This past year I had a chance to attend a talk (satsang) with Jeannie Zandi. If you haven’t had the chance to attend a satsang, the gist is that, if you’re lucky*, you are in a group of genuine people asking about their agony. The roaring wound in them that can’t seem to heal. (*If you are unlucky, and at a satsang with people who are trying to pin down concepts, it is like attending a pretty maddening spiritual debate club.)
The general question the ego wants to ask all spiritual teachers in satsang is, “What is wrong with me that I can’t X? When will I Y? What is wrong with me? Am I the worst of the bunch? The one that will never be free?” And Jeannie has a particular loving touch about this.
One woman asked her about why she couldn’t turn away from the suffering of all animals. What was wrong with her that she couldn’t stop obsessively caring about the animals? She felt almost embarrassed that she couldn’t stop thinking of ways to save them all.
I find it fun to sit with a mature teacher and imagine how I would answer, and then listen for how much deeper and wider and more loving their answer is.
My answer at that time would have covered something more psychological; Who is it she’s really trying to save? Or more energetic; Is there a way she can gently turn towards all the good that is happening here? Not to drop the agony, but to just begin to invite in something else too… But basically all my answers aimed towards how-to-make-it-stop.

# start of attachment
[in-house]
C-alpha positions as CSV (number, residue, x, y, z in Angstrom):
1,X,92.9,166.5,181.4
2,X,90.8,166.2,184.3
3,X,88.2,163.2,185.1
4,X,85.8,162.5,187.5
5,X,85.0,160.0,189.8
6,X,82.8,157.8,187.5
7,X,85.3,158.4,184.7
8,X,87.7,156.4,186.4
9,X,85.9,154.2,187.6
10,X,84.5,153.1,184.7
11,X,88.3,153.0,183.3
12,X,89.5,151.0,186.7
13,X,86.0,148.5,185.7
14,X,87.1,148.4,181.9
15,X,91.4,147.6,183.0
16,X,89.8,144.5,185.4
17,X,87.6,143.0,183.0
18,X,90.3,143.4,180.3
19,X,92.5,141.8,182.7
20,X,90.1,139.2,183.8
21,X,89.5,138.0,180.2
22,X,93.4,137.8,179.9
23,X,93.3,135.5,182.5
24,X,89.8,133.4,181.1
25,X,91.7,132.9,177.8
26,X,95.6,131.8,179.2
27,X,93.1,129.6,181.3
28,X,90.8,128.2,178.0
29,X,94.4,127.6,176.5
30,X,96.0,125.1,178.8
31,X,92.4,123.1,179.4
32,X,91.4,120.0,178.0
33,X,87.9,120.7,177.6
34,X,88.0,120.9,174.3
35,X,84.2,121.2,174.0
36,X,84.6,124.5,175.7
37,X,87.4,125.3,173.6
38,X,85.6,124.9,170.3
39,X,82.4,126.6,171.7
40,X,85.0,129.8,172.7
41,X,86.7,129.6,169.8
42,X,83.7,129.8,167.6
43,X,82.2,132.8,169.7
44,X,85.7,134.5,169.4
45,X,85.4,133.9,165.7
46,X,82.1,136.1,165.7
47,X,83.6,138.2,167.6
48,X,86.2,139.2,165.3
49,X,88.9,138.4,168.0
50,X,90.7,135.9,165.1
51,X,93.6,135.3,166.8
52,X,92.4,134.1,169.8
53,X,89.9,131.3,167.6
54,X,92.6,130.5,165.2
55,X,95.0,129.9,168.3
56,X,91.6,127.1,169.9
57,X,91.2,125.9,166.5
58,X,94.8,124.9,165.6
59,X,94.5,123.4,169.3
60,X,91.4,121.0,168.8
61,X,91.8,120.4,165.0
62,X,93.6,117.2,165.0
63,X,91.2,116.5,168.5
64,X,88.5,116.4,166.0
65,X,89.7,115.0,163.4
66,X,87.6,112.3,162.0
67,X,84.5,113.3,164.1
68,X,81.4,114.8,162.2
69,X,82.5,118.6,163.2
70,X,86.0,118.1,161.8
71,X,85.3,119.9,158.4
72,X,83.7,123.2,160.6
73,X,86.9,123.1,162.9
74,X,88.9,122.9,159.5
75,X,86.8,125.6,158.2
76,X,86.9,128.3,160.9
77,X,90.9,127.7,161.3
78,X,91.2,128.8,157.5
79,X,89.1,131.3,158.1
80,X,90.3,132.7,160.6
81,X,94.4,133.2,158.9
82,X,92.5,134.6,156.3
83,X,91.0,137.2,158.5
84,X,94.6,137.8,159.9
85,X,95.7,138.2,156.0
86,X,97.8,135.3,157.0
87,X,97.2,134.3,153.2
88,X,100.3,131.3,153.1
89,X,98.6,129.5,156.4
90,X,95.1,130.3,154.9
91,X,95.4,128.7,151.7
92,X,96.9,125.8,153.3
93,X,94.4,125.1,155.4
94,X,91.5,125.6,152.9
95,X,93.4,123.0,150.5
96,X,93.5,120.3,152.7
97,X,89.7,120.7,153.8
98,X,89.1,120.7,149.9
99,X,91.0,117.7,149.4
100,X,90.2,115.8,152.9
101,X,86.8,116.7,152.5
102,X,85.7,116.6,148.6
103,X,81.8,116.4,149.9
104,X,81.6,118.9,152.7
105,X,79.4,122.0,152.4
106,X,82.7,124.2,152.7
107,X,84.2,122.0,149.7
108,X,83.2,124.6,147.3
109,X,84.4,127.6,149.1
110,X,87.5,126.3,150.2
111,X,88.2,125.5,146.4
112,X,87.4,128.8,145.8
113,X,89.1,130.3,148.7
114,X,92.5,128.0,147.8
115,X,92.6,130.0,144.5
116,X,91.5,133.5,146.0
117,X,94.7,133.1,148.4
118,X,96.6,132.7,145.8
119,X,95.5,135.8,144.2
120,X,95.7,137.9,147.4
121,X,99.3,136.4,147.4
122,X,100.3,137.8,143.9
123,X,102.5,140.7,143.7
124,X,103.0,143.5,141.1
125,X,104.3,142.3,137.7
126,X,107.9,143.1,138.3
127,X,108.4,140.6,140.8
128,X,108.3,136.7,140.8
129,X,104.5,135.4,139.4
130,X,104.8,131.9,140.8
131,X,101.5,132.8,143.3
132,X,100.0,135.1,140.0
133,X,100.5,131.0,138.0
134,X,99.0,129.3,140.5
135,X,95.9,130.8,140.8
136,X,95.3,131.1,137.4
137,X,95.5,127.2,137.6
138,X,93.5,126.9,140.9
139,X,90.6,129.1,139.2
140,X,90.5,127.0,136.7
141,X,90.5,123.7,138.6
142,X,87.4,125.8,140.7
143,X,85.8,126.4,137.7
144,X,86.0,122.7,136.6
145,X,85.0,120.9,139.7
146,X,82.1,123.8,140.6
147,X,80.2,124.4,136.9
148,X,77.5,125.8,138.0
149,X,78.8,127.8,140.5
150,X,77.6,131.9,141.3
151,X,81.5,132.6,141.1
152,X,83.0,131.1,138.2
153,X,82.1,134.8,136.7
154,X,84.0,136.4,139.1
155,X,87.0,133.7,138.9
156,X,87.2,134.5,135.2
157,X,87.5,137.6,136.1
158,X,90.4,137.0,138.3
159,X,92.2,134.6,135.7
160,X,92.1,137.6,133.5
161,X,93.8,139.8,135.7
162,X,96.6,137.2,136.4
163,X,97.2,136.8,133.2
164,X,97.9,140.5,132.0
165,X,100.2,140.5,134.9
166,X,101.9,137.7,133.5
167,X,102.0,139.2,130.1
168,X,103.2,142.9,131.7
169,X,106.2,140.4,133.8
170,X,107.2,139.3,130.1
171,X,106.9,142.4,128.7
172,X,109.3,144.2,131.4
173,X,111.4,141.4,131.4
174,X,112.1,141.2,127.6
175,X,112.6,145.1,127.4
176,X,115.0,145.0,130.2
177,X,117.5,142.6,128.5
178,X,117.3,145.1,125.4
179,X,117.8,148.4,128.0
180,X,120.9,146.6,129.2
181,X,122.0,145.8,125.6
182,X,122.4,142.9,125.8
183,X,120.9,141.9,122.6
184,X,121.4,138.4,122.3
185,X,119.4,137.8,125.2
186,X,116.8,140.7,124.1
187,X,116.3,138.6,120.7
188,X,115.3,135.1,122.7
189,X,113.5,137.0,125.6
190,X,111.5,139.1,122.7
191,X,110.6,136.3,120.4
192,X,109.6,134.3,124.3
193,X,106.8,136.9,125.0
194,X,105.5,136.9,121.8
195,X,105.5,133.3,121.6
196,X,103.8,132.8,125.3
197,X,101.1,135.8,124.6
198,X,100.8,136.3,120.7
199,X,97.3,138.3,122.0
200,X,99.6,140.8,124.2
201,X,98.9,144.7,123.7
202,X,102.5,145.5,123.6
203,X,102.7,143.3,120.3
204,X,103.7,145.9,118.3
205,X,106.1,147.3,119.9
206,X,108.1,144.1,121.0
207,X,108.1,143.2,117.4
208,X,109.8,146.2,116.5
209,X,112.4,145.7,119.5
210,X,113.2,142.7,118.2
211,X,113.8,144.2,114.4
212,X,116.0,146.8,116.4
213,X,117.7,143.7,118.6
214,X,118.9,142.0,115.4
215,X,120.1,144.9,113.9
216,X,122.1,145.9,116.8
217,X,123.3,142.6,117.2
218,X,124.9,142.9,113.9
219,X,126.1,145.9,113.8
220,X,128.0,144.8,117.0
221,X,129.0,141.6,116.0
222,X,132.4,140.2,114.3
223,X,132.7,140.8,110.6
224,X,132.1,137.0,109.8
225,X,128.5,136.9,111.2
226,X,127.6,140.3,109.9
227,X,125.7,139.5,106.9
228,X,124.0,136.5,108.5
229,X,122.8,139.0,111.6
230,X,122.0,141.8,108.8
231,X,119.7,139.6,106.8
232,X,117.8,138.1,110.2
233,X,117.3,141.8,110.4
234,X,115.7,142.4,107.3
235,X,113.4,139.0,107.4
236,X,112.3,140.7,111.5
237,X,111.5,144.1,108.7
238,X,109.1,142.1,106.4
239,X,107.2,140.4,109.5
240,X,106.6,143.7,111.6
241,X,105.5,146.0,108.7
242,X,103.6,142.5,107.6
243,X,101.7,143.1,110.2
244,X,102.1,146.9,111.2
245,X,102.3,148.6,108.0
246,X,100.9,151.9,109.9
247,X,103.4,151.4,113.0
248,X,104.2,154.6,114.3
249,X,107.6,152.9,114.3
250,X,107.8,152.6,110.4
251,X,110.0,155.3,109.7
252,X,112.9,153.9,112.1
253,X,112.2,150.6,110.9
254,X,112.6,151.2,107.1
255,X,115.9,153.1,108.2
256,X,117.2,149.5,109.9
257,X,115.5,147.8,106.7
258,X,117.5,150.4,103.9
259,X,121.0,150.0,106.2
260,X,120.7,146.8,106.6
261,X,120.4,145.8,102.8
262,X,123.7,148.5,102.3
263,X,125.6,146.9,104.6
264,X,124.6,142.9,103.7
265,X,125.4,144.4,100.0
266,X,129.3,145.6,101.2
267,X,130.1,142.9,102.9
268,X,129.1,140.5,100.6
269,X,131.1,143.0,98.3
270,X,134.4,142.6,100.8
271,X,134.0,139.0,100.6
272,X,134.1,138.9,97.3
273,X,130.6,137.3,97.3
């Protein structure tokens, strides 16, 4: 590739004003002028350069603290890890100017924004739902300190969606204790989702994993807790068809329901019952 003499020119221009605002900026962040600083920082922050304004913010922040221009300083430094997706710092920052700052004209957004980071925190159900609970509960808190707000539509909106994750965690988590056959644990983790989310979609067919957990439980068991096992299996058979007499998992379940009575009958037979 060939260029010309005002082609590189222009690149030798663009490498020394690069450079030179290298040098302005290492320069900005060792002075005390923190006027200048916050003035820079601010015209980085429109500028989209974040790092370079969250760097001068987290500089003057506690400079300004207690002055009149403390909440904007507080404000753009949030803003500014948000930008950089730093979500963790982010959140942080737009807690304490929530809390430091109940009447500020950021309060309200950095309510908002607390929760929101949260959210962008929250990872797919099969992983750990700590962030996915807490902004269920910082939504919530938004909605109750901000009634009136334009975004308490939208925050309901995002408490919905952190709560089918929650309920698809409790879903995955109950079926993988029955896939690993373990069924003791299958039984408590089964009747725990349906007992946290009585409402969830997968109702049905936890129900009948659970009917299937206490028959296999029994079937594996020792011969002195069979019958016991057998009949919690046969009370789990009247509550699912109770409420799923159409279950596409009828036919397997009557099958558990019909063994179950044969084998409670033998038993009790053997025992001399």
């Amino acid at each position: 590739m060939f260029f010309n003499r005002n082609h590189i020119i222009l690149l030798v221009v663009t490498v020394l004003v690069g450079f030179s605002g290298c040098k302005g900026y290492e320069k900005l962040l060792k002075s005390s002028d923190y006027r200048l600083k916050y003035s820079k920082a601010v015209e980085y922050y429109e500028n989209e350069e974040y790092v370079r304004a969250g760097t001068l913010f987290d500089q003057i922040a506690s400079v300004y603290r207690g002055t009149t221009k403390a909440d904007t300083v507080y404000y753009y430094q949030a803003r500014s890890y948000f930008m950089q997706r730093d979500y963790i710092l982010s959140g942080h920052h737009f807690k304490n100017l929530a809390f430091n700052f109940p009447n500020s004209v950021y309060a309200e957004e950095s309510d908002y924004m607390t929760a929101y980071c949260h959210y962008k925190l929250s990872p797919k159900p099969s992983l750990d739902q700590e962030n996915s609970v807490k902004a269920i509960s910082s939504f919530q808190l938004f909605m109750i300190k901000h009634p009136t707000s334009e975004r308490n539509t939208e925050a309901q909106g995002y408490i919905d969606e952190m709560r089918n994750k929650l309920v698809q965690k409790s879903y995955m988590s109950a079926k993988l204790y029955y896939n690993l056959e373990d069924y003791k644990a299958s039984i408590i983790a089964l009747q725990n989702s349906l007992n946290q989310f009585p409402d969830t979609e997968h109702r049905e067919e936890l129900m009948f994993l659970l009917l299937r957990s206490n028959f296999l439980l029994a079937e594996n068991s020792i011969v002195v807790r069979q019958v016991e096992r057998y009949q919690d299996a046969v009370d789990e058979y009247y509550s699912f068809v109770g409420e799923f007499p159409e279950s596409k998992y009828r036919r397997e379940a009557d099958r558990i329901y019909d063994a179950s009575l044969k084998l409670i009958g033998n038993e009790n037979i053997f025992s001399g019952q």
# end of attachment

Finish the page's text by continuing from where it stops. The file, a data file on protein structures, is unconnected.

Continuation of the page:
Jeannie on the other hand (I’m paraphrasing) said that we all have our particular worry stones to hold, polish, and carry. And turning towards the suffering of animals was hers. Obsessing about saving all the harmed animals on the planet wasn’t a mistake in her, it was an assignment.
What I got from that moment of Jeannie speaking is that we don’t need to over-suffer or be consumed by our assignments, but if we can turn towards them and own them as ours, then we’re turning towards an important piece of the puzzle that we hold for the totality. If we can hold our worry stones as sacred rather than burdensome, perhaps we’ll uncover something remarkable. Not necessarily so we can fix it (though it’s also not necessary to assume that it won’t ever be healed in the world), but rather for us. Because we are also part of the totality; There is something potent in this worry stone, or assignment, that will help us to unfold.
Relief flooded through the room. Permission to be our sweet, neurotic, messy-hearted human selves. To admit that there are some stones we just can’t put down no matter how hard we try. Because they belong to us, to our Soul selves.
What’s your worry stone? I’ll go first- since childhood it has been around how and why humans lose their humanity. Maybe it’s not a problem that I’m holding that, or that you’re holding yours. Maybe it’s a miracle each of us has for the world. Maybe we, in all our humanness, are the miracle of the world.